Sunday, February 10, 2013

Jitter - Author Notes

This second entry (Tall Tales Shorter Days author notes) begins with humble appreciation for everyone who commented on The Herbivorous Witch! Self publishing is not easy work and all the recent activity makes for great motivation! And that said, please accept my deepest apologies for small errors you many encounter which, though scoured and intensely edited, may have slithered their way into the book. For its majority a solo project, the elfin team of editors, proof-readers, and design goblins of big-books-inc. was not present --- (gah! I just discovered another tiny glitch now fixed). And so I ask for your patience and understanding.

And now for those who have returned to the blog, time to explore Jitter, a tragic and horrifying love story of sorts... loosely appropriate for Valentines week. (And don't forget the giveaway contest for printed copies of the book and a grand prize lantern - details below***).


The second story in On Stranger Winds is definitely a darker addition to this book's content. Whereas The Herbivorous Witch is best read with a sense for dark humor, Jitter, is rather more for those who like their horror gritty and grim. At one time I pondered if the book was best split in two halves - on the dark side: Jitter, Let Rains Bring Toads.... and the lighter side: The Pumpkin Dream, Watrous & Valmora, The Ballad of Papi Huesos... with The Herbivorous Witch somewhere out of place in the middle... but the decision was made instead to mix things up for a bumpy ride. I can't say if that was a wise decision or not...?

Jitter, I suppose, would fit the genre of animated scarecrow tales (?) along with Nathaniel Hawthorne's Feathertop. As best I can recollect, the story was partially inspired by autumn trips to the Craven Farm pumpkin patch (Snohomish, Washington), as well as by the following excerpt (below) of imagery dreamt for The Pumpkin Dream (originally illustrated in 2010). However, Jitter travels into much darker territory.

#11: A Tattered Scarecrow...

Beyond this morbid change withdrew
your friends like dreams forgotten flew,
and pausing at the edge of town
you shiver from what sights abound,
Of corn shock bent in rhythmic charm
at Goblin's Hob and Craven Farm,
as scarecrows in a dance morose
wave tattered arms from broken posts.

In the Jitter tale, a bogle awakens near an early season pumpkin patch. Though he once began as the lifeless and innocent work of protective crop farmers, a nearby witch has since animated him for her own mysterious purposes, which are relentlessly troublesome to the farm. But the farmer's have a bit of of their own magic, and escalate the situation with a second scarecrow. What happens next, when these two innocent creatures become involved in this older squabble, and on one particular Halloween night, make up some of the darker moments in the book.

Note - the wikipedia entry linked above has some great info on the term bogle which I must say I've taken a liking to over the term scarecrow. Here is an excerpt of the Wikipedia article --- "There is a popular story of a bogle known as Tatty Bogle, who would hide himself in potato fields (hence his name) and either attack unwary humans or cause blight within the patch. This bogle was depicted as a scarecrow, "bogle" being an old name for "scarecrow" in various parts of England and Scotland. Another popular Scottish reference to bogles comes in The Bogle by the Boor Tree, a poem passed down in the Scottish dialect. In this ghostly ode, the Bogle is heard in the wind and in the trees to "fricht wee weans". (Wikipedia)"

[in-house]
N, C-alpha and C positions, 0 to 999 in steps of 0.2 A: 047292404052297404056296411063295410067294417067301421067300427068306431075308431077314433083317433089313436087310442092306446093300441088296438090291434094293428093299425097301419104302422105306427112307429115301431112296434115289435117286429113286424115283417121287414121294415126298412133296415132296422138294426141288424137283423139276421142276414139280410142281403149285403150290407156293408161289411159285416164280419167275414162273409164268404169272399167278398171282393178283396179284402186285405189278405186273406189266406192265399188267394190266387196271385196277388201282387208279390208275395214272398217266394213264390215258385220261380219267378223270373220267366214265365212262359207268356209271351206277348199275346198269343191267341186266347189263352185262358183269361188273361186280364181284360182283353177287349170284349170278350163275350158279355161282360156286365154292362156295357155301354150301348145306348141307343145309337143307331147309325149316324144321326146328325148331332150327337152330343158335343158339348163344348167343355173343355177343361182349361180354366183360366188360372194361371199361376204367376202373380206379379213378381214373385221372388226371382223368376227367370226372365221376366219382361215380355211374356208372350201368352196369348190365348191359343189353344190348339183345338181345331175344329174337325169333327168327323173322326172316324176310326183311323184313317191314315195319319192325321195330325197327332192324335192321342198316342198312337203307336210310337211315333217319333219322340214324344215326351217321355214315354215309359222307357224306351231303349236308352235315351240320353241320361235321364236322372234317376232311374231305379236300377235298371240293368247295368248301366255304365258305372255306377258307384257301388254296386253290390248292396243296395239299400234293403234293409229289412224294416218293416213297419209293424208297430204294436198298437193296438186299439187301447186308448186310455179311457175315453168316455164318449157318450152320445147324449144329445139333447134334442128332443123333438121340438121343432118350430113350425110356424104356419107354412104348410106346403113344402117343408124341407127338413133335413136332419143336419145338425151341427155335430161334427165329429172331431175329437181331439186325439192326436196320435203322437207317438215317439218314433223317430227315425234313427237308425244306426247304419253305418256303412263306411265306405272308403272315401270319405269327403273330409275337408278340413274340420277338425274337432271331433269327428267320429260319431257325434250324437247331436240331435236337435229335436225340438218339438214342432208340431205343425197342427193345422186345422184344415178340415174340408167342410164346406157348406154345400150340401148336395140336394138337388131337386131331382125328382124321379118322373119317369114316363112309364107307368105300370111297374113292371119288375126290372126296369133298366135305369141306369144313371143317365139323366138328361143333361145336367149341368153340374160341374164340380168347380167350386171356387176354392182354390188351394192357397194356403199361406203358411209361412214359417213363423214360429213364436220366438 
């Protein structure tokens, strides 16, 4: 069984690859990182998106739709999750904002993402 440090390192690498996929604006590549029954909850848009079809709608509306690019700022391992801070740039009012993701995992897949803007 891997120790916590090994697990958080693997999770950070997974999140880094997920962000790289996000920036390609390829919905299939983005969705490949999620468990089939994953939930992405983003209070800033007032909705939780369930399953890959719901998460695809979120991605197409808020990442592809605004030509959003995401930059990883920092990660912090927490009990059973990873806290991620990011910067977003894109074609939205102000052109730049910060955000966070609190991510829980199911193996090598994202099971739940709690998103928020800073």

Our tatty bogle at Ichabod's Cottage, 2011.

As the first story written for the collection in Seattle, I thought I was setting a self precedent for a book full of scarecrows. And the original title of the book was Sketchbook of Straw (which will likely bequeath its name next time around on volume 2). But curiously enough, and discovered after the book was compiled, witches (of sorts) appear in each and every story, not scarecrows. This collection of witches are quite different from tale to tale. Some are seemingly harmless and sarcastic, while other are treacherous and certainly up to no good. And the witch in Jitter certainly has no warmth in her heart for scarecrows...

the snow has teeth

The snow has teeth...
oddly following a perfect Halloween in

As before, I would love to hear from you. The last entry had some great comments on witches! Now, what about scarecrows and/or bogles? All comments are entered into the Giveway mentioned below. In the meantime, a continuing thank-you to all who recently grabbed a copy of the book in either print (on Amazon or Etsy) or the Kindle/iPad e-book version which is available by loan or purchase, (note - loaner availability is a limited Kindle library offer).

Bindlegrim books in need of a new home. PS - Cover art is by David Irvine


1) Leave a blog comment here about whatever you like... about scarecrows, about writing, good stories, or better yet about Jitter.

2) For each author-notes blog entries, I will draw randomly at the end of that week to give someone who commented a signed printed copy of Tall Tales Shorter Days.

3) At the end of all six blog entries I will draw from all comments (more comments, more chances to win) for one Bindlegrim lantern - The Horrid Decor (Orange on Ghost Skin) seen below.

Note - Bindlegrim encourages and hopes, but does not require, that readers might leave a Like or a Review on the Amazon pages for the book: print or e-book.



  1. This book seems awesome! Also I adore Halloween.

    1. Thanks for the comment! You just might have a copy heading that way, in plenty of time for Halloween. ;-)

  2. And I believe we have an obvious winner for this week! :)


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